Document Type


Degree Name

Master of Social Work (MSW)


Social Work


Lyle S. Hallman Faculty of Social Work

First Advisor

Martha Keniston Laurence

Advisor Role

Thesis Supervisor


The one-dimensional approach of assessing cognitive factors is commonplace in studies investigating people with developmental disabilities. The published literature on grief and people with developmental disabilities was found to be similar in this regard. This study differs by investigating the influence of external social factors on the grief of people with developmental disabilities. A qualitative methodology of semi-structured interviewing was used to collect descriptive information from people with developmental disabilities about their social experiences and experiences with death. Importantly, this methodology allowed the participants to speak for themselves. The effects of the participants' socialization histories and associated circumstantial losses were found to support specific personality and self-concept characteristics and to also influence the quality of the participants' grief work. The participants' socialization histories of infantilization and didactic communication eclipsed their personal authority to question their circumstances. Such a socialization history was found to yield unprocessed losses which supported defended and vulnerable personalities and self-concepts. The state of the participants' personalities and self-concepts served to illustrate the result of the general absence of processing accorded to and by the participants of their social and life experiences. Given their conditioned unfamiliarity with questioning their circumstances, their grief was found to include only reactive grief without evidence of existential grieving; that is, an internal questioning about death. This study indicates that just as the participants' social contexts defined how involved they were in determining their lives, their grief was also defined by what their social contexts will bear.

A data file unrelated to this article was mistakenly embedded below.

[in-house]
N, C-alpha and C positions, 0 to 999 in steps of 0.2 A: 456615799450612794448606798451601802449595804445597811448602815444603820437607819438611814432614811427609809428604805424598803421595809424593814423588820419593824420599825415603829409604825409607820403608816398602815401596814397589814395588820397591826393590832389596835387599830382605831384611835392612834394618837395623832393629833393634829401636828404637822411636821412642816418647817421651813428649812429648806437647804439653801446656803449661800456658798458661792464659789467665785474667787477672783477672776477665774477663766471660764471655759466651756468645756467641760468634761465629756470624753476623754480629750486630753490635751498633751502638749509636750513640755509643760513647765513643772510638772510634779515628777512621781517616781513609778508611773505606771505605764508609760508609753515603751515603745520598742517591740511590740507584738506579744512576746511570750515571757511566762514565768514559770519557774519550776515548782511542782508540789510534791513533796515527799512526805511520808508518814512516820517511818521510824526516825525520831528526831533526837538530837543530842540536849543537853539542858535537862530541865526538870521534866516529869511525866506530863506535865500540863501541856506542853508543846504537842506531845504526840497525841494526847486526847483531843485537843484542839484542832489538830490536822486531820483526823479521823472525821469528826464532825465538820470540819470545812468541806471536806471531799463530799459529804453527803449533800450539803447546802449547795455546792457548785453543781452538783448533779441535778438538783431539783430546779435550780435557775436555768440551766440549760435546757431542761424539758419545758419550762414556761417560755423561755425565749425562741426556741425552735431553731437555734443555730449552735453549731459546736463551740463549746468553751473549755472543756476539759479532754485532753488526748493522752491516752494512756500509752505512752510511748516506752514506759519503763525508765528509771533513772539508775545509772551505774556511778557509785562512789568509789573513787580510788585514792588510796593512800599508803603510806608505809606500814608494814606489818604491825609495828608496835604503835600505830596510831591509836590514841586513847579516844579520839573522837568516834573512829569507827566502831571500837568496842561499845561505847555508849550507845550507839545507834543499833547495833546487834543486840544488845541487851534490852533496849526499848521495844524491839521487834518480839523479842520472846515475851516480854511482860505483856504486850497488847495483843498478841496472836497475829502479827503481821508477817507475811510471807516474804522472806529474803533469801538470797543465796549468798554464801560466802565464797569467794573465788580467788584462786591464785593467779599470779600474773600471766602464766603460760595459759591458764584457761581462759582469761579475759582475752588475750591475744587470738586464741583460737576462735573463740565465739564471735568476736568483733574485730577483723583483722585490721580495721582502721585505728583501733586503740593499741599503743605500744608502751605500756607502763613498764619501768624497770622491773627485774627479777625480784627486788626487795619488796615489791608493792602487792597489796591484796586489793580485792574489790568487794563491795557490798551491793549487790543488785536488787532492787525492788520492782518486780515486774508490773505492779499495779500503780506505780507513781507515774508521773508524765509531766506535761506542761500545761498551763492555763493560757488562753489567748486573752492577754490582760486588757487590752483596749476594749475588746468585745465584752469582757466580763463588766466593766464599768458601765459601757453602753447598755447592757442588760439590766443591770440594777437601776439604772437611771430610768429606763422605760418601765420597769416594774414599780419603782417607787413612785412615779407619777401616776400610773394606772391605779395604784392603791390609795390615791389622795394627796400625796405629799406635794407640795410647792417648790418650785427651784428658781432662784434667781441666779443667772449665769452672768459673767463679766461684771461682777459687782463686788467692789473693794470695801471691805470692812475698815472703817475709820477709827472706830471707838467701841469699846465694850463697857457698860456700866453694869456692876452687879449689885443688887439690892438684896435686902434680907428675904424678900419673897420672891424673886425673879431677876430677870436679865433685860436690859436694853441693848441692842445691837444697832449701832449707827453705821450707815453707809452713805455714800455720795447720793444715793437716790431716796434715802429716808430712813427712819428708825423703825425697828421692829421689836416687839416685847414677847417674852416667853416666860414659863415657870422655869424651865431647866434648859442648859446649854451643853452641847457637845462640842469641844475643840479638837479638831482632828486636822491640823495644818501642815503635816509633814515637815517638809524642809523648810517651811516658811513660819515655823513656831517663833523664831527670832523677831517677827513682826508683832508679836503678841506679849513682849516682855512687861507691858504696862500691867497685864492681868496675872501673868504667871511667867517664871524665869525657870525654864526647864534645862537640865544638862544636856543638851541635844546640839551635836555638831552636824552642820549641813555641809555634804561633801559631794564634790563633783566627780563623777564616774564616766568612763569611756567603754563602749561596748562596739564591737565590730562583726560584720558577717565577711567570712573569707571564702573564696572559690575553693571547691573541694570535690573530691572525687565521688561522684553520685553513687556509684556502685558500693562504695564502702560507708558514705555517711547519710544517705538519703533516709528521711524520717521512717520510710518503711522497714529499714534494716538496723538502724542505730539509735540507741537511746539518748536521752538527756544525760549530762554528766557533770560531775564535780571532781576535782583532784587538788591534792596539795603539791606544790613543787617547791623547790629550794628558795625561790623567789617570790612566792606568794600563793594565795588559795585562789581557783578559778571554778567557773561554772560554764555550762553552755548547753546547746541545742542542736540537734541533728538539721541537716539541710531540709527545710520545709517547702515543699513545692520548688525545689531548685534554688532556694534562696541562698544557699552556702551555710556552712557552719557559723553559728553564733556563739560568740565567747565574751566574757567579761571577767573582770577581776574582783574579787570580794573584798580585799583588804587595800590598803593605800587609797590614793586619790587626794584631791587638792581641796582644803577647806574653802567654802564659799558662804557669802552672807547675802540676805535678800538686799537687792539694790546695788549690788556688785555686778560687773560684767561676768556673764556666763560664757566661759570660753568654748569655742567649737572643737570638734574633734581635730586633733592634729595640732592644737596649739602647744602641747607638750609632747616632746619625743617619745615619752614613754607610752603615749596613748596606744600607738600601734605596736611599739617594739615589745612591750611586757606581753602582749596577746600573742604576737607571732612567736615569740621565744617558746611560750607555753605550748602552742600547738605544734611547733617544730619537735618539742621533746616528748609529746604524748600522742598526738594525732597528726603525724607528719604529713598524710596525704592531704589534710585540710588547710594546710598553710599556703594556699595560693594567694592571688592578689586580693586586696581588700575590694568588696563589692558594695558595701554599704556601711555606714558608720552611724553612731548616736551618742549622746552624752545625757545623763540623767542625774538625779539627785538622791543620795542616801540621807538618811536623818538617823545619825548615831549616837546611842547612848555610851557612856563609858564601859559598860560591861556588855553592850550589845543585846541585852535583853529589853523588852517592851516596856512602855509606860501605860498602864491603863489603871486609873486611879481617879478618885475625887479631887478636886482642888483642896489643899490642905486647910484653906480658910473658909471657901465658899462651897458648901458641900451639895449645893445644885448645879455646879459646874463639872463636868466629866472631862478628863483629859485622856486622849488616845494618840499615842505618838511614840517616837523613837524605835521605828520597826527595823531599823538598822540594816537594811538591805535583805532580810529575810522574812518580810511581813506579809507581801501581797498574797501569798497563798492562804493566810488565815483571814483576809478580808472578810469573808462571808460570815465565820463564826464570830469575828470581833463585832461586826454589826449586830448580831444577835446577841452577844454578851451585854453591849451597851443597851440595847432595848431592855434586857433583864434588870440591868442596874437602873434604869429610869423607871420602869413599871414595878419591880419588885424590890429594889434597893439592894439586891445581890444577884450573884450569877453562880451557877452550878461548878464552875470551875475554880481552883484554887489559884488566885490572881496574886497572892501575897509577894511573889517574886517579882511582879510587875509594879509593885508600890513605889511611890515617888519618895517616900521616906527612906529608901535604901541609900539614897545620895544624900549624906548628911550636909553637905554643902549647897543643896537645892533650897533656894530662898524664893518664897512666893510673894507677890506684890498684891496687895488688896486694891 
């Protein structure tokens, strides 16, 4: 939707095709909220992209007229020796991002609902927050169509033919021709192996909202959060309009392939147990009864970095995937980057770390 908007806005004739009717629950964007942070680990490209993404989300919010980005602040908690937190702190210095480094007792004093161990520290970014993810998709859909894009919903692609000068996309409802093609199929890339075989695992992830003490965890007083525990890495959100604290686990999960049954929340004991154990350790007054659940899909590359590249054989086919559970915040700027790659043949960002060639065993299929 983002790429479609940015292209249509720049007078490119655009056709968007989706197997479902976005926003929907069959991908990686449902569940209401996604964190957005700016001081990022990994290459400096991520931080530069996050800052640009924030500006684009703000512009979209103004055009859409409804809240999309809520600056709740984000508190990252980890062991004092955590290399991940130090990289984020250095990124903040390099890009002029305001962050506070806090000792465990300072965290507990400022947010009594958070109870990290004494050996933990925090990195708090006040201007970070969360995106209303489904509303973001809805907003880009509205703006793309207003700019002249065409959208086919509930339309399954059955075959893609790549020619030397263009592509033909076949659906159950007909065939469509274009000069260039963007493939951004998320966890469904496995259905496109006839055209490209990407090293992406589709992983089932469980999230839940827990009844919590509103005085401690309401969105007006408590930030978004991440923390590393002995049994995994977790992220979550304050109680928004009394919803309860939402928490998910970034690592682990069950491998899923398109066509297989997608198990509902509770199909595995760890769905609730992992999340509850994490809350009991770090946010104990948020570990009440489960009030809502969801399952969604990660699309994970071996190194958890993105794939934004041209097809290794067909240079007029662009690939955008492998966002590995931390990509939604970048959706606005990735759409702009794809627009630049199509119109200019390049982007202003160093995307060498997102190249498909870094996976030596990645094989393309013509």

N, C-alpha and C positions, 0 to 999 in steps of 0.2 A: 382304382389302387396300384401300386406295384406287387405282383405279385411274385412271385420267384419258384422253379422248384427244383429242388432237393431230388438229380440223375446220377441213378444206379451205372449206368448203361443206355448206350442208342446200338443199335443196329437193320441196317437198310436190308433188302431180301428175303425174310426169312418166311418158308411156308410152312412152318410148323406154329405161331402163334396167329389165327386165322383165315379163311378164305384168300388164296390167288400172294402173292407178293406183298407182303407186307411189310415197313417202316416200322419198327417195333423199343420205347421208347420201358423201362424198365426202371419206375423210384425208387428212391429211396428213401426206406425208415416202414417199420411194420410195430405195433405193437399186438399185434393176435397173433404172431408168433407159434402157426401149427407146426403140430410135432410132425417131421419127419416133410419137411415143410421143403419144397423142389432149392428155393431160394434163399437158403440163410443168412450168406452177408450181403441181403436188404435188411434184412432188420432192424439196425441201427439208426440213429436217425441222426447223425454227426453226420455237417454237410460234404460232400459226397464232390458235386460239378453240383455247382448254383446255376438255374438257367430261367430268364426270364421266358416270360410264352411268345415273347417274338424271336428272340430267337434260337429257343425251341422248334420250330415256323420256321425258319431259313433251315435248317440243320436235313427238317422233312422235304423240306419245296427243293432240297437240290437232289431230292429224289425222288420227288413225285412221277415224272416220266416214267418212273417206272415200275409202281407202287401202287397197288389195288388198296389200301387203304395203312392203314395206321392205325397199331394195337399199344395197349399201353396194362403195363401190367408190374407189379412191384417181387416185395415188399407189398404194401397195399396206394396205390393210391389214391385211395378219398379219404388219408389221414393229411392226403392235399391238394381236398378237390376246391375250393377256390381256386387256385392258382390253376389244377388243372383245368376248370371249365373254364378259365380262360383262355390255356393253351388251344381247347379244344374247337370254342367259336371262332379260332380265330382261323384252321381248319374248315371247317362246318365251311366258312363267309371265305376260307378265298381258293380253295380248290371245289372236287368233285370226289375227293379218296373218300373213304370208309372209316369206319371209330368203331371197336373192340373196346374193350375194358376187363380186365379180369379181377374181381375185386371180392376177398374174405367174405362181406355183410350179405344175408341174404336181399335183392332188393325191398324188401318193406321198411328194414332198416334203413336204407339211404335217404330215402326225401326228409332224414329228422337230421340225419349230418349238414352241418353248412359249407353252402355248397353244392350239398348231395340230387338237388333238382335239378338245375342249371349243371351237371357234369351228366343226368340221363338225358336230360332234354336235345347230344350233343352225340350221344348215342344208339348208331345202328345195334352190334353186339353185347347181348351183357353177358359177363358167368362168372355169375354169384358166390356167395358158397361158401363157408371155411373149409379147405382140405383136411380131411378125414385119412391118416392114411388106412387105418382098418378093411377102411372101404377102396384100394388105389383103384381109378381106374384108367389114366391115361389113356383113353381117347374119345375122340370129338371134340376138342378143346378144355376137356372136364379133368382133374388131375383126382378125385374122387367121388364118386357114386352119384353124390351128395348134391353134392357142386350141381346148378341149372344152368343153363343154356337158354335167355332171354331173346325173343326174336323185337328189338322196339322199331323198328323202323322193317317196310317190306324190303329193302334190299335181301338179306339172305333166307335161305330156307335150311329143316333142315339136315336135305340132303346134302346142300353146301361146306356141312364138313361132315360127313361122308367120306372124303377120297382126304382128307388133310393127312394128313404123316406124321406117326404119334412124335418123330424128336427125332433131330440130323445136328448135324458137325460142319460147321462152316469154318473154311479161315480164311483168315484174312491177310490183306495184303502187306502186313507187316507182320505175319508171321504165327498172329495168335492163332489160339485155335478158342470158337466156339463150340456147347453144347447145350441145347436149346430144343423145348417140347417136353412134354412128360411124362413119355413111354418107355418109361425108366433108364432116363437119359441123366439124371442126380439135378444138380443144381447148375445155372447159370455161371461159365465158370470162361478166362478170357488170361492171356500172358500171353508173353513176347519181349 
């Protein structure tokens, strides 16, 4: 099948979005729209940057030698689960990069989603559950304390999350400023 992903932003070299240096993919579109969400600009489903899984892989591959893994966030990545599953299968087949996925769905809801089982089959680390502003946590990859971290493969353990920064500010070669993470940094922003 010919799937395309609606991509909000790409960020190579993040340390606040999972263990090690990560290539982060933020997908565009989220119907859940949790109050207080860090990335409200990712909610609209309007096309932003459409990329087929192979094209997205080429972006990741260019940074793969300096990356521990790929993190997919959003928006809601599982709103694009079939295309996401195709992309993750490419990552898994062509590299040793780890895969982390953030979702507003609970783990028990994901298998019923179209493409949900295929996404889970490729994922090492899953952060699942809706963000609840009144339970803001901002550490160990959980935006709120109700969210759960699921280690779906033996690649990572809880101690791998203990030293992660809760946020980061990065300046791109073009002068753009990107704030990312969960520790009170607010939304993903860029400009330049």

Convocation Year


Convocation Season


Included in

Social Work Commons